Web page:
Jakarta. As part of Kartini Day commemoration this month – the actual day falls on April 21 – Ambiente and Indonesia Luxury Art collaborated with ISA Art Adversary to stage the "Tetap Terang" (Always Bright) art exhibition in South Jakarta, which opened on Thursday (12/04).
The exhibition features six internationally recognized female artists from different cultural backgrounds and highlights their contributions to the Indonesian art scene.
The artists are Arahmaiani, Sally Smart, Sinta Tantra, Natisa Jones, Natasha Lubis and Ines Katamso.
The exhibition also honors Indonesia's national heroine Kartini’s legacy and the contributions of other remarkable women in helping shape the future of the country.
At the exhibition opening, one of the artists, French-Indonesian Ines Katamso, said her works are not directly related to Kartini, but they echo the feminist pioneer's tireless effort to bring gender equality to Indonesia.
"Kartini is a feminist symbol. We are here to continue her work in empowering women, this time through art," the Bali-based artist said.
"There are a lot of great female artists in Indonesia, but we are still underrepresented compared to our male colleagues," Ines said.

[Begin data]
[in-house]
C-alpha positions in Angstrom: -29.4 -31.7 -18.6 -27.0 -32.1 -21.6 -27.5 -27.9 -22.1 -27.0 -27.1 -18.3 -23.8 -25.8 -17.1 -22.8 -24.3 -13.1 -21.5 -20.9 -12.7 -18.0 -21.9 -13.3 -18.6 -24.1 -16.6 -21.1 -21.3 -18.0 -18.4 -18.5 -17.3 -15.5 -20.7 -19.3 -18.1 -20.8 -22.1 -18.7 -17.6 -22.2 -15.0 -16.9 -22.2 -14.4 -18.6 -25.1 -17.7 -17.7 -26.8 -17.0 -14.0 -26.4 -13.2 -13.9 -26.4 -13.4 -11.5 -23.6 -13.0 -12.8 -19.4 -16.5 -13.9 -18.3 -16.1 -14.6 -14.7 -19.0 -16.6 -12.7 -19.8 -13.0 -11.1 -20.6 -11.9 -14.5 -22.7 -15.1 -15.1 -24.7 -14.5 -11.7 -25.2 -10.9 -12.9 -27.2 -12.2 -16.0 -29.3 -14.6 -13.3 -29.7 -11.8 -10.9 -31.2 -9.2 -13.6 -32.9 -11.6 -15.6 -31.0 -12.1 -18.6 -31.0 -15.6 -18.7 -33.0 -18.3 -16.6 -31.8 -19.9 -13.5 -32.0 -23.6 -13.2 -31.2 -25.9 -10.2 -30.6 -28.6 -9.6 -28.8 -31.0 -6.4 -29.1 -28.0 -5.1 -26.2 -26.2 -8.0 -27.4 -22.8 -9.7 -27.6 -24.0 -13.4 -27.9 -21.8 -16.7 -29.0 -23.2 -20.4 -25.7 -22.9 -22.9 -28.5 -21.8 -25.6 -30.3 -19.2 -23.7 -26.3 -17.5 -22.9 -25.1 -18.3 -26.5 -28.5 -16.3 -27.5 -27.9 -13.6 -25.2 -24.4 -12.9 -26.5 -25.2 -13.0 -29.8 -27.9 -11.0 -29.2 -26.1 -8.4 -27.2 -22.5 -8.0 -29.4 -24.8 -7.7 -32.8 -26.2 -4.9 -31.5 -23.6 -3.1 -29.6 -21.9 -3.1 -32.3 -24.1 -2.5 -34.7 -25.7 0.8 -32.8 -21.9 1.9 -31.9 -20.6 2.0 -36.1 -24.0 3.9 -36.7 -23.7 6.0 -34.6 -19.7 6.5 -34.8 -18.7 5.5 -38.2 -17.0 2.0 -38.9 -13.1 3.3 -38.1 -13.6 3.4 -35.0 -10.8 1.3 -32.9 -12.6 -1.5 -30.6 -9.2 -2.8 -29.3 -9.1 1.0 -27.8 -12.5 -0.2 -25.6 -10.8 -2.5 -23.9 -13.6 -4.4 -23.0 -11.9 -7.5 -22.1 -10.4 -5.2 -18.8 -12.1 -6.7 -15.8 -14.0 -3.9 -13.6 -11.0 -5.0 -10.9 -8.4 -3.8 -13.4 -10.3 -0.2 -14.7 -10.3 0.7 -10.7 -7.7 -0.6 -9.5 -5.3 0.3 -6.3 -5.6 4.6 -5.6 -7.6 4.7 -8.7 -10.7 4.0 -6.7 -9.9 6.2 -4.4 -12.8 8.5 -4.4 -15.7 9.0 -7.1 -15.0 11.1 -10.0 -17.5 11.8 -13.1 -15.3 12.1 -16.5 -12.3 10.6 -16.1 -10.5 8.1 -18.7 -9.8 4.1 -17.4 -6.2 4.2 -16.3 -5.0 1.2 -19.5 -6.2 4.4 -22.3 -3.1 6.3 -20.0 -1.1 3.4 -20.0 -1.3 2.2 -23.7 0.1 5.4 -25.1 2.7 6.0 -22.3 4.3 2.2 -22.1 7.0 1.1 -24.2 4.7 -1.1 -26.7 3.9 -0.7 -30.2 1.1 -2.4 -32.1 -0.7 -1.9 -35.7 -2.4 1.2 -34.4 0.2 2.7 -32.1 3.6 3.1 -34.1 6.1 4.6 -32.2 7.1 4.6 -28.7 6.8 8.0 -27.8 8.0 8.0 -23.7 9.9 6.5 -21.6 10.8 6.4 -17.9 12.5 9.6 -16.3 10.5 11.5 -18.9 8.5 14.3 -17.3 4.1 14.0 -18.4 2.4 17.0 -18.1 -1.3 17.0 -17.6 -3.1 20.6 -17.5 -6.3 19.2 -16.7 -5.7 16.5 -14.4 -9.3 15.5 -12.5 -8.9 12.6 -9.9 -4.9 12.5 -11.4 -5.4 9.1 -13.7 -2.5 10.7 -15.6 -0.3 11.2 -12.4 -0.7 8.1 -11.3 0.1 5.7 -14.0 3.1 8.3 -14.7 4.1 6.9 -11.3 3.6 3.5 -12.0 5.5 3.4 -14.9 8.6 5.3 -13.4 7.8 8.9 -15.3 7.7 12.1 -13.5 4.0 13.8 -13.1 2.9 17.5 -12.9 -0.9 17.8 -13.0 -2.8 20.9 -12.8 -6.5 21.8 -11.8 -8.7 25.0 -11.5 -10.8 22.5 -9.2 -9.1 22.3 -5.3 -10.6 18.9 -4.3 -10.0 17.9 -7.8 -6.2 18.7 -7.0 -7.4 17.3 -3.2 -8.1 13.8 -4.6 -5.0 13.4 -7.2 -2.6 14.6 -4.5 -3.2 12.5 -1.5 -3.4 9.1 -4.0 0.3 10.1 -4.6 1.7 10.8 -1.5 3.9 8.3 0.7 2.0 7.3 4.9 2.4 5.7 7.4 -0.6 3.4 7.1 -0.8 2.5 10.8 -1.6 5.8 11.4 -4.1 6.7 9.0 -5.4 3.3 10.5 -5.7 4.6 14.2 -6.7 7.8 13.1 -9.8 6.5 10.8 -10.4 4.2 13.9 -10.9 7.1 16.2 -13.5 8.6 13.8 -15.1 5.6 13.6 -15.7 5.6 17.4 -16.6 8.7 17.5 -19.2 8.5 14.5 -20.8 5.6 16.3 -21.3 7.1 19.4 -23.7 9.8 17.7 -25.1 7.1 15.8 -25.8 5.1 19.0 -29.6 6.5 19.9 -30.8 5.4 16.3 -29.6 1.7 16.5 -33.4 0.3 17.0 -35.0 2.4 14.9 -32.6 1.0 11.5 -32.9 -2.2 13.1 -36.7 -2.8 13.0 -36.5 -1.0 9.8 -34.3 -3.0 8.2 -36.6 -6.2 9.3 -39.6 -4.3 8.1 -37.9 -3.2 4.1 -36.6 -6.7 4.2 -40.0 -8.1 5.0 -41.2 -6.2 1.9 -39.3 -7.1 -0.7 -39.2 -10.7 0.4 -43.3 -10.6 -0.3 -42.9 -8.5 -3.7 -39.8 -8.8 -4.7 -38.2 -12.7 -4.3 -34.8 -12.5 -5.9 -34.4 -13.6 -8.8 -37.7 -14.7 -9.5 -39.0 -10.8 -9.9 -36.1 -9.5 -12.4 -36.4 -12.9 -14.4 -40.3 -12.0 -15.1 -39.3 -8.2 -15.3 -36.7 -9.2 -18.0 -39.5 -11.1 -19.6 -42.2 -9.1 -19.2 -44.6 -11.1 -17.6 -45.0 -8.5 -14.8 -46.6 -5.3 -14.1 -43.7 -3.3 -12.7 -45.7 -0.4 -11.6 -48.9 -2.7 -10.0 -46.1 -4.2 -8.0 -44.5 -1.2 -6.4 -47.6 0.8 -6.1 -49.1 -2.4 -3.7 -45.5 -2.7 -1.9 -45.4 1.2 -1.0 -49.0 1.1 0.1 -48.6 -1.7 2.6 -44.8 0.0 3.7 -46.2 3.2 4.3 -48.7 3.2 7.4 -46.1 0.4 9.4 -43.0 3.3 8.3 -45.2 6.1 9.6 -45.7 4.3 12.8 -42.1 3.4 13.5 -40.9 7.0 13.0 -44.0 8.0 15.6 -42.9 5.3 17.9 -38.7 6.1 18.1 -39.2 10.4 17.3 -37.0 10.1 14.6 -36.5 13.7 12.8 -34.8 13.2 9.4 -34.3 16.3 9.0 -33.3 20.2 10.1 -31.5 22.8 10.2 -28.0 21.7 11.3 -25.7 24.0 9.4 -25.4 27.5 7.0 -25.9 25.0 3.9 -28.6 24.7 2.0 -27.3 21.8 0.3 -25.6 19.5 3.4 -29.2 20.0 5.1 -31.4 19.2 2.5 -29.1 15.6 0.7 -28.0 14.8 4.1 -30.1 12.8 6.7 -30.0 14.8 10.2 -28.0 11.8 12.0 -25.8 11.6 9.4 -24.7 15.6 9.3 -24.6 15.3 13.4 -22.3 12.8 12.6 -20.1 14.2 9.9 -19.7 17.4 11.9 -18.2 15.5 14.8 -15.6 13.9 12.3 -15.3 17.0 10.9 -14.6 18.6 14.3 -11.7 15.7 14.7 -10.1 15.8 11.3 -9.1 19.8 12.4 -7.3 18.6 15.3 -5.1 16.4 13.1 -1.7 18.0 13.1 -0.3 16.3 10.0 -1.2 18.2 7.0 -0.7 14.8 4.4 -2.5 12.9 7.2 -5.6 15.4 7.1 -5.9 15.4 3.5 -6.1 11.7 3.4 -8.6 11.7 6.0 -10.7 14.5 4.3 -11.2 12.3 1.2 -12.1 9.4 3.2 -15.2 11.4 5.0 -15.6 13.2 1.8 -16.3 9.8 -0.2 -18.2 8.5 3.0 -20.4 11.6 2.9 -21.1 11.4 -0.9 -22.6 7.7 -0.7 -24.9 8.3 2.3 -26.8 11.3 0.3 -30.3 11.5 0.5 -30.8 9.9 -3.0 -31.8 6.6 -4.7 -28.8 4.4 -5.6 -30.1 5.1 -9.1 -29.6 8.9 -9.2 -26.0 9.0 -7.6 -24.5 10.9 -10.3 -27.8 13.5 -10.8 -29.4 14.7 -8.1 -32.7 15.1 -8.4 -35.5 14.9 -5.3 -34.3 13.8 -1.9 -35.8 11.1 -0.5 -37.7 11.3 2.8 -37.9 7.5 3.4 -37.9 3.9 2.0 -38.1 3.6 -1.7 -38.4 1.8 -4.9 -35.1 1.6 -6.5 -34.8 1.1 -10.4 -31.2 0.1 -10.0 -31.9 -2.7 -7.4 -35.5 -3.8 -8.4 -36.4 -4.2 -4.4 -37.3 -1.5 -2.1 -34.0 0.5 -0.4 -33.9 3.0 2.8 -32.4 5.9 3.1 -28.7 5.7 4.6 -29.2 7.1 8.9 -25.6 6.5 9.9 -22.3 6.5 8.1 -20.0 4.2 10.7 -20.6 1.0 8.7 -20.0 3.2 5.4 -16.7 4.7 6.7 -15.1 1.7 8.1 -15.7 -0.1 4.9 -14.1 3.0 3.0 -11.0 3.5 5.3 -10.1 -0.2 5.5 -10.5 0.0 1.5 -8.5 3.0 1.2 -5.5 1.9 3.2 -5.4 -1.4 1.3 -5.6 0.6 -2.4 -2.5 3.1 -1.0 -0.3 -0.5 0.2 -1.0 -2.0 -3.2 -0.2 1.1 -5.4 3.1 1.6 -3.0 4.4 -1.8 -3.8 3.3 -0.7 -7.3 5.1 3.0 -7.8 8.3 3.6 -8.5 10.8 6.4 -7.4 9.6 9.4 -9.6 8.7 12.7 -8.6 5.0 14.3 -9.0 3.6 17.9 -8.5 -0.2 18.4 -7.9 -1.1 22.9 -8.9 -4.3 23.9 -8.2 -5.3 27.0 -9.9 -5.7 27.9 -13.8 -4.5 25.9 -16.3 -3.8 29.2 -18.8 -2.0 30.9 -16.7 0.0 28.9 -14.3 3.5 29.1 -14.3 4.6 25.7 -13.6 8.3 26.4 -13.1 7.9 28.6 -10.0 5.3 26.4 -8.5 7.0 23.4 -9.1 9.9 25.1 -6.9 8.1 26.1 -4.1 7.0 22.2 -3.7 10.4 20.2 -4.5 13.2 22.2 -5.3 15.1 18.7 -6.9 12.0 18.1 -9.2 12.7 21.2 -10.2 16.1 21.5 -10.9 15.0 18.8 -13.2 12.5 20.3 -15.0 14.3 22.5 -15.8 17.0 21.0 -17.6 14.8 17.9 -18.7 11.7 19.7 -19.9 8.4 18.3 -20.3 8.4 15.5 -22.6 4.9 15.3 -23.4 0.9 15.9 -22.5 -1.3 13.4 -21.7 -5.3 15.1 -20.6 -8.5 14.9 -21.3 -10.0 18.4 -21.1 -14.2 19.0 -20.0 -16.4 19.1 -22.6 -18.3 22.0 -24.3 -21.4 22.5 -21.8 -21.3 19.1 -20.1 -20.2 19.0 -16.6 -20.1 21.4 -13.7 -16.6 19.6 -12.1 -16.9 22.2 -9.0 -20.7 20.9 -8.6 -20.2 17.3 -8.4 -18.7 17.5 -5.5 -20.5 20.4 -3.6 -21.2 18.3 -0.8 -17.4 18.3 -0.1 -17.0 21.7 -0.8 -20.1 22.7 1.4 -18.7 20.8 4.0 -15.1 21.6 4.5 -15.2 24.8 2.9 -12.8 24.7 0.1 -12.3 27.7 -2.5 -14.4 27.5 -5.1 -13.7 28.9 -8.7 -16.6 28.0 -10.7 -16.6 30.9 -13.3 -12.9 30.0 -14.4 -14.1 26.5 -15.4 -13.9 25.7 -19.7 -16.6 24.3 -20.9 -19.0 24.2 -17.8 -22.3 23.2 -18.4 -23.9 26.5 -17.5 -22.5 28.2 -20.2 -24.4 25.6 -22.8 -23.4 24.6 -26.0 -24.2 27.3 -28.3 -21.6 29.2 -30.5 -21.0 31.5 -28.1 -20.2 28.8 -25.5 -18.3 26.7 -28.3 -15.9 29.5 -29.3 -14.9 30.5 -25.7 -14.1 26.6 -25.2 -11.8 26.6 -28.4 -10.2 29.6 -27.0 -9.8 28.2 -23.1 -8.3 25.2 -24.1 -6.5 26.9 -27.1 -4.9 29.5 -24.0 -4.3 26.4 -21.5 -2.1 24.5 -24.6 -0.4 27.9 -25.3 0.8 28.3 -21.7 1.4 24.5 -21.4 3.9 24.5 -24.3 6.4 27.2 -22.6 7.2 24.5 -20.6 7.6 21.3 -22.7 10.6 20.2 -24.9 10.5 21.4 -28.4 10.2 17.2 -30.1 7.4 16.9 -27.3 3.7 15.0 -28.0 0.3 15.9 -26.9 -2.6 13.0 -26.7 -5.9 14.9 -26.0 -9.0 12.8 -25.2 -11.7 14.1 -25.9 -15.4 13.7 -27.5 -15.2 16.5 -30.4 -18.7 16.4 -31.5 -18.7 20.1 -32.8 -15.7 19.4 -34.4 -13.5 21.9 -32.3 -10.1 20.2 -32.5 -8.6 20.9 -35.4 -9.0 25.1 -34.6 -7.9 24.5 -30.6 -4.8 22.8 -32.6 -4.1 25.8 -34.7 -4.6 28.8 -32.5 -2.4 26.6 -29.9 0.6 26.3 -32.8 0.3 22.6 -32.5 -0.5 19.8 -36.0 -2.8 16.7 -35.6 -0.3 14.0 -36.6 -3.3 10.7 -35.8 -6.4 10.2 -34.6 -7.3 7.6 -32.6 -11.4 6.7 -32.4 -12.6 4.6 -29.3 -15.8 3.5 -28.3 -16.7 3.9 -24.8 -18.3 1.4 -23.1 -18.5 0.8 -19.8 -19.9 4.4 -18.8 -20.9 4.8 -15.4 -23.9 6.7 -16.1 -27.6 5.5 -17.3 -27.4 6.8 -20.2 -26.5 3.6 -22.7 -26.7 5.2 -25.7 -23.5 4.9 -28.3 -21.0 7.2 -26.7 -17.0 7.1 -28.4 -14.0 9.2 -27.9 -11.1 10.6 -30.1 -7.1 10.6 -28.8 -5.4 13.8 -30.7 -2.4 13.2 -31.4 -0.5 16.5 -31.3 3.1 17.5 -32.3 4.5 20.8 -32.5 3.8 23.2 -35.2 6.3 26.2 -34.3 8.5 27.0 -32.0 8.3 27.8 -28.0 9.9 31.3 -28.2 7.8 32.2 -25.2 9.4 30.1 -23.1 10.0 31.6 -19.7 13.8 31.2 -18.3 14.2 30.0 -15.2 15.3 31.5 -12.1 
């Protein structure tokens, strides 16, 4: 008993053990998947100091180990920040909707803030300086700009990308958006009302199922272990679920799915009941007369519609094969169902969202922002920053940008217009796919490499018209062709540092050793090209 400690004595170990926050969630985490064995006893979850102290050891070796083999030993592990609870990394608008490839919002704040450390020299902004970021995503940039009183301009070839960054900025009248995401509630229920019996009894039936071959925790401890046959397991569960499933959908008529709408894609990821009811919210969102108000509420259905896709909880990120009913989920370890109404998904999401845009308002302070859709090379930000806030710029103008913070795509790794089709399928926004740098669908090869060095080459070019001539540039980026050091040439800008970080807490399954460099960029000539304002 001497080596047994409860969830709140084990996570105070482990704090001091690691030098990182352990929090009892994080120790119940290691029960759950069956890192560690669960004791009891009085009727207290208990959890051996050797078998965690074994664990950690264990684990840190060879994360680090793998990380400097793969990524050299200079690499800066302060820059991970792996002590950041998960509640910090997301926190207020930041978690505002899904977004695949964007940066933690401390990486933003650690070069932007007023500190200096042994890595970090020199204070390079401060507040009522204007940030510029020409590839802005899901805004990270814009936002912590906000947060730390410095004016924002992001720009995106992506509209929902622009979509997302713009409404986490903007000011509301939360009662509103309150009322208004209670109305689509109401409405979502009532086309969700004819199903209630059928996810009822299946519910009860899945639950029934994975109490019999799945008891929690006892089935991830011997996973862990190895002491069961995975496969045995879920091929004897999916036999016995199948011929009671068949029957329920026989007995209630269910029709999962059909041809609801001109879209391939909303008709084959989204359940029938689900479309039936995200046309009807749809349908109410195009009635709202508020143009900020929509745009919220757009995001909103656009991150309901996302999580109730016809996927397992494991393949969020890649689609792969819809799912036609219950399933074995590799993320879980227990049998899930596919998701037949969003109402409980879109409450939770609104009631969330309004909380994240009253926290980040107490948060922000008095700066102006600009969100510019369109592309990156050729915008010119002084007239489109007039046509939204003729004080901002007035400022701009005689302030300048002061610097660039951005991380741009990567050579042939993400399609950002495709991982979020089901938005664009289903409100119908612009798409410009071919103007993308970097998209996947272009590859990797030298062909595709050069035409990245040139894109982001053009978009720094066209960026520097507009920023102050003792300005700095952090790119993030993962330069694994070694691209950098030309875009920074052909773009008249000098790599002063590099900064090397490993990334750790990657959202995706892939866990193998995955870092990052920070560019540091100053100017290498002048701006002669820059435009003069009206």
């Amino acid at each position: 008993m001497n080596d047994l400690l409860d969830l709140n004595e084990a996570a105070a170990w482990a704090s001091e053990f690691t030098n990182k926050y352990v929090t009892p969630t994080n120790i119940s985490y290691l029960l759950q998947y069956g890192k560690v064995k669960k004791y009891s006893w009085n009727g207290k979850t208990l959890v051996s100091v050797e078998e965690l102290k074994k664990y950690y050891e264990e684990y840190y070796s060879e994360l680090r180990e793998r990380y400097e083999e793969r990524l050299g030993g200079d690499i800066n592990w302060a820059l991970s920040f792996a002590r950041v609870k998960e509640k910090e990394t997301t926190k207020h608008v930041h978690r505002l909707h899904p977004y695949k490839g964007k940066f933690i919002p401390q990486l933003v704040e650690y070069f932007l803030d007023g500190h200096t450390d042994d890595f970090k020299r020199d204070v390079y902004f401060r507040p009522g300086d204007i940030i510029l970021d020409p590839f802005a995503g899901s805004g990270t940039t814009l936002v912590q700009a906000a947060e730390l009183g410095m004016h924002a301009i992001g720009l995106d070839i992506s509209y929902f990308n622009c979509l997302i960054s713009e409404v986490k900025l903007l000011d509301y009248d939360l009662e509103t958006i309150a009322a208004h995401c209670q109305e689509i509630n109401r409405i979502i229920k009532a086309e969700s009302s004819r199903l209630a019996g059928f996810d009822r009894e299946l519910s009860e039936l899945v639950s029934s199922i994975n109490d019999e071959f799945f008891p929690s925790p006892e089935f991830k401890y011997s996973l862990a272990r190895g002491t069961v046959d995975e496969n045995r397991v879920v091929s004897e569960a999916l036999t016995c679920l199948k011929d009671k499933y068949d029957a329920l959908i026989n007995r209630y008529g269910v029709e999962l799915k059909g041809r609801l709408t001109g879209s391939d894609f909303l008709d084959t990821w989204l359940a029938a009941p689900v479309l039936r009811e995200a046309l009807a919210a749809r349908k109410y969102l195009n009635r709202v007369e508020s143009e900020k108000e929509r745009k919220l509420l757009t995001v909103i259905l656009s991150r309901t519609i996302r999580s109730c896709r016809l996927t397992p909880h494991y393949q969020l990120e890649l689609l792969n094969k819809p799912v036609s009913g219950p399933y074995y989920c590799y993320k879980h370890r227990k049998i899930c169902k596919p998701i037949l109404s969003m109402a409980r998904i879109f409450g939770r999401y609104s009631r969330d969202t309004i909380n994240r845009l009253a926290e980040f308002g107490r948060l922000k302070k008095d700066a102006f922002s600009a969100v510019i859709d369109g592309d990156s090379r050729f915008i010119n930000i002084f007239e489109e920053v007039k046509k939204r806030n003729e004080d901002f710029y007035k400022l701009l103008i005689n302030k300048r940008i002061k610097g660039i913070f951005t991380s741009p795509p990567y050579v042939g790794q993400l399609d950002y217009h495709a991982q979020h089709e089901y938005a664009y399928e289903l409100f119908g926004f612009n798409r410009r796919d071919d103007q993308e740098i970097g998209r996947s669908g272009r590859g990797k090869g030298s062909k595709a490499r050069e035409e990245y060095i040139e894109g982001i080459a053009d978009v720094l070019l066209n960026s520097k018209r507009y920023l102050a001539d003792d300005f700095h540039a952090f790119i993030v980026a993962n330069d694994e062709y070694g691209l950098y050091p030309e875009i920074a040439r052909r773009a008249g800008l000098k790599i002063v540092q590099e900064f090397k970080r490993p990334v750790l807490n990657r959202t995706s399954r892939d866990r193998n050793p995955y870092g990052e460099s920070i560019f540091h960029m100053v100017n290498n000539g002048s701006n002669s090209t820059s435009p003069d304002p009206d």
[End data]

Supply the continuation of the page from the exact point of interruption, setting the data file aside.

Ines' works at the exhibition are grouped under one title, "Somatization." They are works that represent the anxiety of female artists in the art industry.
"Since we [women artists] lack public presence, our self-expression is often inhibited. This intensifies the anxiety, shame and guilt that we feel about our work. I want to change that perspective, I want to show that our voice can be very powerful," Ines said.
Born of a French mother and Indonesian father, Ines often describes herself as "anak campur," a mixed child.
The artist loves to play with this duality in her creative expression.
The 27-year old grew up in a family of artists, her father was a musician and her mother a painter and a tattoo artist.
"I grew up around art and it feels so natural for me," Ines said.
Ines also keeps a keen eye on architecture, particularly mural art.
She lived in Yogyakarta in Central Java for ten years before going to Marseilles in France to do her bachelor degree in art.
But Ines' biggest influence is still local art.
"Indonesia's traditional art is so rich. There's still so much I can still learn from it," she said.
In her new works displayed in the Tetap Terang exhibition, Ines combines traditional Indonesian elements with abstract, geometrical shapes and a decidedly contemporary approach.
As if to keep Kartini's spirit alive, the other artists in the exhibition also play with the juncture of the traditional and the contemporary, just as Kartini herself did more than 100 years ago.
Tetap Terang runs until May 12.